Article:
Perspective tells a lot about how one person would react to a situation or an object. A man may loose something, say a blender. He may cry over the loss of his beloved blender, while we would just shrug off his loss. We do not see that the blender may be an heirloom from an ancient relative or a memento from a dear friend. Our differences in perspective allows us to react and tell if the elephant is like a snake, a tree trunk or a short rope.
Such is perspective.
There was once a sculptor in a small town. He was not the best of the best but he was passionate enough with his craft. Being a poor sculptor, he creates his craft from memory. He could not afford to pay any models or travel to any grand scenic place and find a tantalizing subject. He just uses his imagination for every craft. He could not even afford to buy the best medium money could buy. He just uses what is available in the woods nearby or from the reused materials that his neighbors throw out. He did not even go to the best art school. He just watched someone and learned the basics and sometimes had to improvise on his own. He was just a man of passion and talent.
One day, he set out to carve and create a piece of art. He placed his heart and soul on his work. He wanted to make someone smile with his creation. He wanted to inspire someone with one of his carvings. He wanted to somehow sell his creation. They are, after all, his life work. His heart and soul poured out into a piece of wood.
He got a block of wood. He carved and chiseled until his hands were numb and calloused. He grinded and pounded until his arms hurt. He scratched and shaved until sweat formed on his brow. He polished and painted until the floor were a mixture of wood filings, and paint drops. He carved and chiseled until he was out of breath and drained of strength.
When he was done, he was proud of his work. He loved looking at it and was satisfied with his creation. He knew that this would one day be seen and be sold by someone looking for an inspiration. He prayed that oneday someone would come in his humble shop and pick up his creation.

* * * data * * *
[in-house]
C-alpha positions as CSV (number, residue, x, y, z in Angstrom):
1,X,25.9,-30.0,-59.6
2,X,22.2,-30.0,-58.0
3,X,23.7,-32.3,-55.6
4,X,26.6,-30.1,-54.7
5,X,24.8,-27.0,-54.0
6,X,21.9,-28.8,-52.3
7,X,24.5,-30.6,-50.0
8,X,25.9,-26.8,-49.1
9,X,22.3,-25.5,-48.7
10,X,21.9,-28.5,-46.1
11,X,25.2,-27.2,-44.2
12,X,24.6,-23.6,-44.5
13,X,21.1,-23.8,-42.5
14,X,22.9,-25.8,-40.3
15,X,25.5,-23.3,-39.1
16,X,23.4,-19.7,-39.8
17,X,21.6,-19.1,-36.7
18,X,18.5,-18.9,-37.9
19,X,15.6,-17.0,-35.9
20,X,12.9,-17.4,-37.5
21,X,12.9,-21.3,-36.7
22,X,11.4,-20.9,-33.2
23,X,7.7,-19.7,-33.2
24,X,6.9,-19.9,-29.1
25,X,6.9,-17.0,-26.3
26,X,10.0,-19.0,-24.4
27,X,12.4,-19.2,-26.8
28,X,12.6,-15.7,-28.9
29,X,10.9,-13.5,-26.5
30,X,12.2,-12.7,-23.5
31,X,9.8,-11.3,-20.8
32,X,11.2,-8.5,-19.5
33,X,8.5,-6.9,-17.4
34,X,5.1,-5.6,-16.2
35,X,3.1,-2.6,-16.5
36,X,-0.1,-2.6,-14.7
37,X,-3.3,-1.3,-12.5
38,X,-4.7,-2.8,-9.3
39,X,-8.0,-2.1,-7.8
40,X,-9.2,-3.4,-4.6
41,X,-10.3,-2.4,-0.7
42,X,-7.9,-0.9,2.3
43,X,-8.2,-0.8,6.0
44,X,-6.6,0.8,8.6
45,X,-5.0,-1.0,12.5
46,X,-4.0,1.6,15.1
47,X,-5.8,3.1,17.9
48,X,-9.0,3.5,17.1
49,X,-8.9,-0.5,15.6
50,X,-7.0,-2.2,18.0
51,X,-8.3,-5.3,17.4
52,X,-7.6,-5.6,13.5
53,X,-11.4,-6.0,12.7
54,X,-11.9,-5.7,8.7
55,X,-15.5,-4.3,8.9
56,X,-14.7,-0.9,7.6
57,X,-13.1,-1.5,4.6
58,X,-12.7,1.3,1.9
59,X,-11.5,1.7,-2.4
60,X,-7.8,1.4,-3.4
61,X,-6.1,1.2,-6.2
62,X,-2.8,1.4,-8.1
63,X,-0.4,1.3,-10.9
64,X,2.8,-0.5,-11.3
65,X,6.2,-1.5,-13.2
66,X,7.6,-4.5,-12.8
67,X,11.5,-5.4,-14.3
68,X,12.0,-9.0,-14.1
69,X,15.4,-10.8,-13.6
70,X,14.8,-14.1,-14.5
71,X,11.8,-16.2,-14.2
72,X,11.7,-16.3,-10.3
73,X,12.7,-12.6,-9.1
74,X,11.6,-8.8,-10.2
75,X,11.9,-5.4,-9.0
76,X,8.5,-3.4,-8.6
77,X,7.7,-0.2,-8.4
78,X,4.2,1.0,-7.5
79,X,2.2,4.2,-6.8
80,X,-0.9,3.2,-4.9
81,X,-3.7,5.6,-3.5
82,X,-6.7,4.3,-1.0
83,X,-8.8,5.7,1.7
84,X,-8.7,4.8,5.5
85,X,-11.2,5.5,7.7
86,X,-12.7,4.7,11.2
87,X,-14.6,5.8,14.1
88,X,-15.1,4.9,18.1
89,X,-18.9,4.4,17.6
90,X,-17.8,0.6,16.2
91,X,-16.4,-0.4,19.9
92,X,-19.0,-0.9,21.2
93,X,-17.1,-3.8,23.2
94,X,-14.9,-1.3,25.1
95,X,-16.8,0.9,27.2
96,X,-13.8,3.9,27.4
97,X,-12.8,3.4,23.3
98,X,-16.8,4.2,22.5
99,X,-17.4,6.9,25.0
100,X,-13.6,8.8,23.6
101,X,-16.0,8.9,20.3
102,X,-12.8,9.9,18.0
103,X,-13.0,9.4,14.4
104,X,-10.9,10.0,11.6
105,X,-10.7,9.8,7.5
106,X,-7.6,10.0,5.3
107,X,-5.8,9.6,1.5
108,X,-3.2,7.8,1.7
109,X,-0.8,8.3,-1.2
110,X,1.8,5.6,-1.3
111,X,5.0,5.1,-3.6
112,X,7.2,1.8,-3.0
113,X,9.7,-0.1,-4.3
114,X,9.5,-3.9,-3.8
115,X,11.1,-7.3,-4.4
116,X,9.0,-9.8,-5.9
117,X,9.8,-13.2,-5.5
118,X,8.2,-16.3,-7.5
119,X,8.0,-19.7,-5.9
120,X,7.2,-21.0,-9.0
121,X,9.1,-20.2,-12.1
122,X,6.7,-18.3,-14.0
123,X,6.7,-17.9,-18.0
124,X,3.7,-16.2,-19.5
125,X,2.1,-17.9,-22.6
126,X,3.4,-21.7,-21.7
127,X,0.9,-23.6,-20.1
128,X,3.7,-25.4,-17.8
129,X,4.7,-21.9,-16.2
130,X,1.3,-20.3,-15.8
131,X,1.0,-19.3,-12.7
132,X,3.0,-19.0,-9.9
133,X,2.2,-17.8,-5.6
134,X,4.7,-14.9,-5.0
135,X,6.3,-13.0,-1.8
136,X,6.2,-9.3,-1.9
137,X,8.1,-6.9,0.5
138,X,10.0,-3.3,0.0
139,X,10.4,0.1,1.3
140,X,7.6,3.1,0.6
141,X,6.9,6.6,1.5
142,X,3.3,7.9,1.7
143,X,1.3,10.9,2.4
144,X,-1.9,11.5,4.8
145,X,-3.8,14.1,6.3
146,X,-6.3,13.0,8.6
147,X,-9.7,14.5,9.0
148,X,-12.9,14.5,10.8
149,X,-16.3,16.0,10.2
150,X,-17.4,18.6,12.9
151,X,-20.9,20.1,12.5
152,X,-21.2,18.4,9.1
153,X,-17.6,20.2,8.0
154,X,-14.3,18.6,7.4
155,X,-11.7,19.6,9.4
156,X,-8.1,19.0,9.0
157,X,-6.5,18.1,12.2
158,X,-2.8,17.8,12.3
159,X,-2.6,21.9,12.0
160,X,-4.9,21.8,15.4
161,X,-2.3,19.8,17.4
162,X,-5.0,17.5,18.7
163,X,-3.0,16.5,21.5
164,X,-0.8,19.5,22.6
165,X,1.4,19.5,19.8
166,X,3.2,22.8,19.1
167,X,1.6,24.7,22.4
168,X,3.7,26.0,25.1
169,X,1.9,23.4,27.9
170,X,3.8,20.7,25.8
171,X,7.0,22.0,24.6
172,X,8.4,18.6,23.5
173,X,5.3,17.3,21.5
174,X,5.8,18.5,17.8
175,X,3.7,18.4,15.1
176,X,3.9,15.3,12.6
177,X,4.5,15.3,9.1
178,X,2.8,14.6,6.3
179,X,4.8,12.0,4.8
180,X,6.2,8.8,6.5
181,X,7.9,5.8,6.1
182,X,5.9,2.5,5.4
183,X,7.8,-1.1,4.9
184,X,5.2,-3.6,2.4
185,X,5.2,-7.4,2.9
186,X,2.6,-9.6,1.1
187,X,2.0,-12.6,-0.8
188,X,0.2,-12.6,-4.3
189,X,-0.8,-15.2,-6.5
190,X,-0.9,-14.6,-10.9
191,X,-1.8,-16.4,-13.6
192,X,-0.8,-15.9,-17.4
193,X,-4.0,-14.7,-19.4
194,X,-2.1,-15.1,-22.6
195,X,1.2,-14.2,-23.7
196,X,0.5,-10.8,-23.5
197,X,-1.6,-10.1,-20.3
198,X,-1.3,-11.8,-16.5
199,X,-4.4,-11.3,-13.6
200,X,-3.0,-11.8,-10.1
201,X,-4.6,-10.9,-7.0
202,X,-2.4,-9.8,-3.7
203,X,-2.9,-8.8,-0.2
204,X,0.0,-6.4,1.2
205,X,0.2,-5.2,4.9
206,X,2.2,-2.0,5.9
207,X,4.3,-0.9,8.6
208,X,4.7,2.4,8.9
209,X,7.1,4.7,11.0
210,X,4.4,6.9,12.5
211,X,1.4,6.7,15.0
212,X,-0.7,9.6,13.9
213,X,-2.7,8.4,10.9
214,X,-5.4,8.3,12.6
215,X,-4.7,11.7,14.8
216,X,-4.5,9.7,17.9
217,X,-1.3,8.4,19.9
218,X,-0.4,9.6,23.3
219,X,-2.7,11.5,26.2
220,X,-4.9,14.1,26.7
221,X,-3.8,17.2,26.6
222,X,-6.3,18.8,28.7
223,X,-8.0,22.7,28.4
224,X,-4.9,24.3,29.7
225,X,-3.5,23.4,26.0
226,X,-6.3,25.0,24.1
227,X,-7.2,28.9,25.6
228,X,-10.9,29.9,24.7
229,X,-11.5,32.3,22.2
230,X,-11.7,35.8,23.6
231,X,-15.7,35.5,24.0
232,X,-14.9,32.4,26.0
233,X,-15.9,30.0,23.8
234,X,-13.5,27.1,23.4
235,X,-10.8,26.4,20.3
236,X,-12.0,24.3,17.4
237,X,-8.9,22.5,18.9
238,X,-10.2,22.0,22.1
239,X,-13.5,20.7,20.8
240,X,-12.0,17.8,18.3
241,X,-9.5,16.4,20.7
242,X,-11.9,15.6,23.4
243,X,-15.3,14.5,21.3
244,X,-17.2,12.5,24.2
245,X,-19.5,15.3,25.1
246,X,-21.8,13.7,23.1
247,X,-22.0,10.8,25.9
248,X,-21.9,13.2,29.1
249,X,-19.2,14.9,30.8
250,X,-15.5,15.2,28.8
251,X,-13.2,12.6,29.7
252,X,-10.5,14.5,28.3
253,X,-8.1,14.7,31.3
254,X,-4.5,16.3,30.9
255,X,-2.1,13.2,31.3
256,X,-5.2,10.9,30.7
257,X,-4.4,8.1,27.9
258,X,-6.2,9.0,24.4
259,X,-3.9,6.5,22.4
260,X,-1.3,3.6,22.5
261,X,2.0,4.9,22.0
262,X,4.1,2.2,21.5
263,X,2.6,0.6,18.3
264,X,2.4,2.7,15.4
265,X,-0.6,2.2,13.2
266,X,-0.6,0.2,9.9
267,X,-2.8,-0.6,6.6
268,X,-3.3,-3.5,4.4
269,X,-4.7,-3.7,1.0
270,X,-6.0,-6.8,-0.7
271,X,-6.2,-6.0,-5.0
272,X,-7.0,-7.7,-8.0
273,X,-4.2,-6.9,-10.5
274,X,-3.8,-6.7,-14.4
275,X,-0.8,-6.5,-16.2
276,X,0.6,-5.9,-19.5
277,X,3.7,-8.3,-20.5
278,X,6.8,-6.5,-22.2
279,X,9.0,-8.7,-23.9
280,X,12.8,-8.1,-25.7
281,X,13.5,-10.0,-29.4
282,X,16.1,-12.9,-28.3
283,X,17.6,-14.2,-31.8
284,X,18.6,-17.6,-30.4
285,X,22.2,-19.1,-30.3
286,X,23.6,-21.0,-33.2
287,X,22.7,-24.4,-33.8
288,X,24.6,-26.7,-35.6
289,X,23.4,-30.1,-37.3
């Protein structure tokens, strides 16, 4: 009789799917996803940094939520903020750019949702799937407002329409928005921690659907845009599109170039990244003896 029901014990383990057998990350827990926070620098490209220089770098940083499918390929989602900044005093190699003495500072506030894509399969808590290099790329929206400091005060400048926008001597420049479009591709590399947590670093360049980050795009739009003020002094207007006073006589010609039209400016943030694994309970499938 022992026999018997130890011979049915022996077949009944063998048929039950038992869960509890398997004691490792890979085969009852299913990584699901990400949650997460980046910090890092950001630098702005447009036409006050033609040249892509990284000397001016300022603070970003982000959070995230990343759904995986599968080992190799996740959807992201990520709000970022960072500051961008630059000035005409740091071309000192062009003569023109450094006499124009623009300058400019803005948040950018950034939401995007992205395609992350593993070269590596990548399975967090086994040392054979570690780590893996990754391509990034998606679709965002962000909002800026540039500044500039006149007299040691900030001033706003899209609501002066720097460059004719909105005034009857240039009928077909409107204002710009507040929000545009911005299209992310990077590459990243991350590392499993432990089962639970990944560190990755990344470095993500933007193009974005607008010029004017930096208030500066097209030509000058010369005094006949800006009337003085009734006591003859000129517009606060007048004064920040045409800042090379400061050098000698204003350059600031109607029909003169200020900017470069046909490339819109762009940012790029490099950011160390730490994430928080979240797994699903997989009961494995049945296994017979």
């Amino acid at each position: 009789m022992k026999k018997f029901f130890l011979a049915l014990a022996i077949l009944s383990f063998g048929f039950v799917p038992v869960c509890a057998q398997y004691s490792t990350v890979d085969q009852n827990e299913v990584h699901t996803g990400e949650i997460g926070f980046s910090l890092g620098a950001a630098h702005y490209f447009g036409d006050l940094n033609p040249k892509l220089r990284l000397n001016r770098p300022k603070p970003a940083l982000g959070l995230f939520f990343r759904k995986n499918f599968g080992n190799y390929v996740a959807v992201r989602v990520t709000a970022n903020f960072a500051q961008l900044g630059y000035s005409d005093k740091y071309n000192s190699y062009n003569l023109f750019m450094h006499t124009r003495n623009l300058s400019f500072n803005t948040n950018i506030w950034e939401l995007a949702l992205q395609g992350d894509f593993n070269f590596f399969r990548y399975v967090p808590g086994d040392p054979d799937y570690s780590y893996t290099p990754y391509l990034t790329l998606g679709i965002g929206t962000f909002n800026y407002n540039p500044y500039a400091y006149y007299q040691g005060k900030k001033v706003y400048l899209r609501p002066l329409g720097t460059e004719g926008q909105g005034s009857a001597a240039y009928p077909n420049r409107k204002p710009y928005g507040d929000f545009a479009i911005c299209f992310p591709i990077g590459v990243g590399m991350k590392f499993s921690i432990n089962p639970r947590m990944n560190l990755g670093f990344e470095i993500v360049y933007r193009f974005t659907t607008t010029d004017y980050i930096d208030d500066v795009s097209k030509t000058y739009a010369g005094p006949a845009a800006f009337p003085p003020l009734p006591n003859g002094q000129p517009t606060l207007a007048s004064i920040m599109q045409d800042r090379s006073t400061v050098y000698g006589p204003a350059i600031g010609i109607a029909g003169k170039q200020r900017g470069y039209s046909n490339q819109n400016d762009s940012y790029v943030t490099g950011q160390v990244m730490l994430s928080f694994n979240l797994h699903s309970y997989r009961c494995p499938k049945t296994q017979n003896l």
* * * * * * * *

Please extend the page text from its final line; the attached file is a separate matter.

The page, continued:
That day came unexpectedly. Or so he thought.
A car parked in front of his house. The sculptor was giddy with excitement. Finally someone was going to inspect his work. Someone was going to see his heart and soul instilled in what was once a block of wood.
Out came two well dressed man. Both were wearing a suit and tie. Obviously from the big city.
The first man stepped inside the sculptor’s house and looked around. There he saw the wooden carving. He held it and inspected each corner. He placed his fingers around following the curves. He smelled it and smiled. Here was a connosieur. A man who knows how much effort the sculptor poured into it.
Promptly, the connosieur went out and delightedly brought the other man in to see the carving. This was obviously was a rich man. He looked around with disgust. Still, the rich man held the carving on his hand. He looked at it and frowned. He was not happy.
“This is ugly.” And the rich man dropped the carving.
Most of us can just imagine the frustration in the sculptor. Sometimes we pour our heart and soul in an effort, in a project, or in a program. We are proud. We are happy. We are satisfied. Other people who may have witnessed our efforts and have seen our results may praise us. Yet there exists certain people who have not seen, heard or experienced anything that we have, thus they do not see the value in what we do.
We need to reconcile and coexist with such people.
Reacting is also a matter of perspective.